Vimeo’s Removal of Jeffery Harrell’s FCPX Video and What That Means to You

After 30,000 views in only 16 hours, Jeffery's Harrell's poignant commentary on FCPX was removed from Vimeo.

UPDATE: My original blog post I assumed Apple legal made Vimeo take the video down. According to this tweet, it was a music clearance issue. I originally thought Apple had Vimeo remove the video. Mainly because I’ve never, ever seen Vimeo take down a video due to music clearance. Not saying they haven’t, I just never saw it. So, why all of a sudden now? Maybe the music holders of this particular song didn’t like how Jeffery used it and asked for it to be removed. I guess it’s just a “fishy” coincidence that of all music copyright-infringing videos on Vimeo to be taken down, why this one? Anyway, read the rest of original post with that in mind.

Yesterday was quite a day for Jeffery Harrell. An outspoken, funny, profane and pissed off Final Cut Pro editor who made a little video. A whimsical, simple, yet poignant commentary on the frustrations he (and many thousands of others) have had with Apple’s release of Final Cut Pro X (aka FCPX). Set to the Scala and Kolacny Brothers cover of Radio Head’s “Creep”, the video was a parody on “The Social Network” trailer using Apple and FCPX as the subject matter. It’s a simple video really. Just a screen recording of a user trying to use FCPX and running into road blocks. At the end he gives up and trashes the program. Periodically in the background we hear excerpts from Steve Jobs’ 1997 WWDC conference closing keynote address. It was quite a brilliant video. Simple in execution. Funny. Poignant. Filled with little nuances (e.g. when a “Help” search in FCPX for “OMF” turns up “No results” he replaces the “F” with a G. Classic. Or the sound of the Trash emptying over black at he end. Perfect.) Yep. The video was terrific. So terrific in fact that in just 16 hours it racked up over 30,000 views on Vimeo. The first and only video Jeffery had on Vimeo went viral. And then… it was gone.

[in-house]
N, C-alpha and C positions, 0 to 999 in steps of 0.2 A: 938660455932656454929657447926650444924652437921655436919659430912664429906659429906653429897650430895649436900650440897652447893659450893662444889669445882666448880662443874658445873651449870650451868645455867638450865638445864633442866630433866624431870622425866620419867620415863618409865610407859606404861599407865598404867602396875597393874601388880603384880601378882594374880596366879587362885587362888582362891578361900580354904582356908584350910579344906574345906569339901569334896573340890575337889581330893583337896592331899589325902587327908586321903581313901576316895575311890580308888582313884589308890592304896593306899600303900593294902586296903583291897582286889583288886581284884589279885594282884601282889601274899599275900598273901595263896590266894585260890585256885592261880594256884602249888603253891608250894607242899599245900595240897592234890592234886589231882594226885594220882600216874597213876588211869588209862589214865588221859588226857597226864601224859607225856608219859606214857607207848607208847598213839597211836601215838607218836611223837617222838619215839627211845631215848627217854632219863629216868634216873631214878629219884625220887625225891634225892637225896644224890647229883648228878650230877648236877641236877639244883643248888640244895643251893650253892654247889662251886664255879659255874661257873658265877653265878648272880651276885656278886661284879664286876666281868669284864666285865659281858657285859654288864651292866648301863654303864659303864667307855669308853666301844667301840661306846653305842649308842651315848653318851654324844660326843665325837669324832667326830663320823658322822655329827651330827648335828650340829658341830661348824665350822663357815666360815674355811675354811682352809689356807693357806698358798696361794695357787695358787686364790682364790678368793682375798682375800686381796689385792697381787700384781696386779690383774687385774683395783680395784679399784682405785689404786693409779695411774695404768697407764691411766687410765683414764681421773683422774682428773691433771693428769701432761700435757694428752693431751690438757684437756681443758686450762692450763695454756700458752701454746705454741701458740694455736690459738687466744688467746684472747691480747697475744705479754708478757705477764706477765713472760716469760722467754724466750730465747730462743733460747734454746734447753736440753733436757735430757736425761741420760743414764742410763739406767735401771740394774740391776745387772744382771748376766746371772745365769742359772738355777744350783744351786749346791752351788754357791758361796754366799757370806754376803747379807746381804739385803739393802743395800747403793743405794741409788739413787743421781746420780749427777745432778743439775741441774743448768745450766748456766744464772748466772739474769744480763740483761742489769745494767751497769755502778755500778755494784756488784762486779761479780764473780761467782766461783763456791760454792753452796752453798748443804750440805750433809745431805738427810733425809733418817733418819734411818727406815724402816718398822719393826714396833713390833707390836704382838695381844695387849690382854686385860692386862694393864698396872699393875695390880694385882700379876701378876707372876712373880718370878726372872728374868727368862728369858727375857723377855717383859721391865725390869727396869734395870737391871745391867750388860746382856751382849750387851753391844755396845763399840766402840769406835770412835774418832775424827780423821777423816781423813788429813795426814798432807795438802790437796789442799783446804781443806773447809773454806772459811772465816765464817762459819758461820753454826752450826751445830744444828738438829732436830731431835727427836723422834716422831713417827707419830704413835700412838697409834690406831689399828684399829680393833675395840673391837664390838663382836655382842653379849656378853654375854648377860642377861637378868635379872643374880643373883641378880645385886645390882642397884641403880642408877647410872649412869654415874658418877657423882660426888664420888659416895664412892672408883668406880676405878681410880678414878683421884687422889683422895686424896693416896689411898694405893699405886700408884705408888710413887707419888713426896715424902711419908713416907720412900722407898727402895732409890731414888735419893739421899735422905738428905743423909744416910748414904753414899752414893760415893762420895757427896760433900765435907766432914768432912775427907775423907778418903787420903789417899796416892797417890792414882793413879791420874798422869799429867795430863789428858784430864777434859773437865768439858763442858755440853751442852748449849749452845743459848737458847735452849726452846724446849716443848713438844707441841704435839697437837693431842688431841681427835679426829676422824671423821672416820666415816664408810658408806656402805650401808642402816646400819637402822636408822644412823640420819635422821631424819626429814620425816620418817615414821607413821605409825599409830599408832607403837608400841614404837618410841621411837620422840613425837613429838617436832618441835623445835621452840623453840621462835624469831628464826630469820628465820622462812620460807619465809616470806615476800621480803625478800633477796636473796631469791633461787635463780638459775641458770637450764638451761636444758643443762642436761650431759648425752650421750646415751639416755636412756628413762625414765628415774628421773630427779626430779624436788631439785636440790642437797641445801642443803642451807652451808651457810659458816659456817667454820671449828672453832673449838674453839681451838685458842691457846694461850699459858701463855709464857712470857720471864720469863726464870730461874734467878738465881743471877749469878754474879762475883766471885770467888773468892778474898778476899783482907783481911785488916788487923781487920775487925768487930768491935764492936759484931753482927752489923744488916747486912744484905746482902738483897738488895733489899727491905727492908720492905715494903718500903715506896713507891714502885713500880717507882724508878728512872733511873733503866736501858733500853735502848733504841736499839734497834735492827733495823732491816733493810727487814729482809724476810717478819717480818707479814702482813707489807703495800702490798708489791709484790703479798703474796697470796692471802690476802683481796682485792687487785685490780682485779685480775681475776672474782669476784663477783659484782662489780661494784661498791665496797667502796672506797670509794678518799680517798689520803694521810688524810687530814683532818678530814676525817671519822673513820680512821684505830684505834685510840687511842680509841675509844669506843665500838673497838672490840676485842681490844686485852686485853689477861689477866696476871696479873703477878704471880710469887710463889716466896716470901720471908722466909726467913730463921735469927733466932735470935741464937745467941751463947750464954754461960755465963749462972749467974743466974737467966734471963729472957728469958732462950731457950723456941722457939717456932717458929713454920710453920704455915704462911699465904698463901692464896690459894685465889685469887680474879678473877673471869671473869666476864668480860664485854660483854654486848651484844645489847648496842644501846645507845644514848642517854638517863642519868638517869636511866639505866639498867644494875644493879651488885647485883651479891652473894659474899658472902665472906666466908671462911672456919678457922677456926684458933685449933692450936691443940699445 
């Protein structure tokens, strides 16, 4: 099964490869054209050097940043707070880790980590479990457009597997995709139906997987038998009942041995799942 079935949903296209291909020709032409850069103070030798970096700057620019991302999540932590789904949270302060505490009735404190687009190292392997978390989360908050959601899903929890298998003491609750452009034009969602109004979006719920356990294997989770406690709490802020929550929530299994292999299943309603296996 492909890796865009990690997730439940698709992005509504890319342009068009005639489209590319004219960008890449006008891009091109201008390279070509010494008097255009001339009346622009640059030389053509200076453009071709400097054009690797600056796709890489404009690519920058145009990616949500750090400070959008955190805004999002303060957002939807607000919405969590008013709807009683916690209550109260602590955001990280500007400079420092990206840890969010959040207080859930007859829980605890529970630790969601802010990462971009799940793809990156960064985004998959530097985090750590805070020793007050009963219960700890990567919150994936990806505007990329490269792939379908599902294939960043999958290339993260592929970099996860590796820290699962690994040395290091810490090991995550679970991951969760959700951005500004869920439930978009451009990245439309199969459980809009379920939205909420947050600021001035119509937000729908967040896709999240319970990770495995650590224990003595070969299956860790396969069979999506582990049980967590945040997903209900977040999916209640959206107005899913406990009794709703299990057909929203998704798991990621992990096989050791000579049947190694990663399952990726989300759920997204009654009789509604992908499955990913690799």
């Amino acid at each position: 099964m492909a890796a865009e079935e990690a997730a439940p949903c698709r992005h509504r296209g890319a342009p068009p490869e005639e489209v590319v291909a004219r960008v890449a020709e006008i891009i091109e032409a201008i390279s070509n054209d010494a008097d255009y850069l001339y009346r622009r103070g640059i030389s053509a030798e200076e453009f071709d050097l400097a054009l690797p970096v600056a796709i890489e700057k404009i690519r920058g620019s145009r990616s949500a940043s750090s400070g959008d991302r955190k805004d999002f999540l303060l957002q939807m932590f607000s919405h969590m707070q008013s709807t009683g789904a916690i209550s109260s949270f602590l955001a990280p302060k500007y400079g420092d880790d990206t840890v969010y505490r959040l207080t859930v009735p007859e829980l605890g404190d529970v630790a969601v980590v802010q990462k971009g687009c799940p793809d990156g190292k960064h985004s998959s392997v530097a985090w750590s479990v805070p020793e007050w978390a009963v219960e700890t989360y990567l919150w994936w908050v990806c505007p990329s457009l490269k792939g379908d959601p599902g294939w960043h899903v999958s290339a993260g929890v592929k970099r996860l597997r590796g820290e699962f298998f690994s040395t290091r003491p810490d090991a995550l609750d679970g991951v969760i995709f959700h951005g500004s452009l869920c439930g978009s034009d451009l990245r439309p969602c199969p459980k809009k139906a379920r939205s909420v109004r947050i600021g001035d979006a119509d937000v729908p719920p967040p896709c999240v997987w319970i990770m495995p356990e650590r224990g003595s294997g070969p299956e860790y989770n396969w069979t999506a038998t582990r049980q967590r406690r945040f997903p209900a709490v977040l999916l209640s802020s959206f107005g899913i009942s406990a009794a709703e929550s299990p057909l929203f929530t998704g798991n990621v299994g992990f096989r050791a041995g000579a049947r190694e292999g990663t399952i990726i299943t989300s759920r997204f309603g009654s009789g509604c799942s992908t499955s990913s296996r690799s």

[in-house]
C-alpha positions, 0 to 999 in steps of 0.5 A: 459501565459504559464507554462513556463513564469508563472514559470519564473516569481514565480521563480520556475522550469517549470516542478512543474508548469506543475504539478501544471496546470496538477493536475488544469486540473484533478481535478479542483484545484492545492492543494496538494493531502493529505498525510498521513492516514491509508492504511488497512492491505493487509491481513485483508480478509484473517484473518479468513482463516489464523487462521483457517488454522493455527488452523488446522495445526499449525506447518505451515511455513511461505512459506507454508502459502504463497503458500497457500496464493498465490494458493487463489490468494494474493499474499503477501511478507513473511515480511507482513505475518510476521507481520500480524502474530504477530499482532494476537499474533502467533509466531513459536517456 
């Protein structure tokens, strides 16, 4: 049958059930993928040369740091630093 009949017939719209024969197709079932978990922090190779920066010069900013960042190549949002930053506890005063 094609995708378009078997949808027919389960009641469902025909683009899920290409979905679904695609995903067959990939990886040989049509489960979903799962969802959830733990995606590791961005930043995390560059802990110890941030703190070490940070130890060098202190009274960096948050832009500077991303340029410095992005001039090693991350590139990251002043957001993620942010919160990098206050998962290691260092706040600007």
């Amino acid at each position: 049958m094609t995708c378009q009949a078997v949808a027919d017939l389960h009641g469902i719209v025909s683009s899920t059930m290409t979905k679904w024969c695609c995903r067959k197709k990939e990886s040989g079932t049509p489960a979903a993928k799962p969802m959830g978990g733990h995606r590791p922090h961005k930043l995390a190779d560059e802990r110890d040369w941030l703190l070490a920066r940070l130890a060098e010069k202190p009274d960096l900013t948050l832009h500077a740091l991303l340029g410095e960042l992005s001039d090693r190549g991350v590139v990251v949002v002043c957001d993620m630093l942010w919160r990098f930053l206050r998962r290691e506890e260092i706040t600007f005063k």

That fact that it was removed is something you all should pay very, very close attention to. Here’s why.

Technically, the video does violate Vimeo’s upload guidelines. It contains content that Jeffery does not own (both the song as well as the audio and video clips from the Apple WWDC). Vimeo’s policies aside, whereas I don’t think the use of the song falls under Fair Use, the use of the WWDC clips as well as the soundbites clearly does.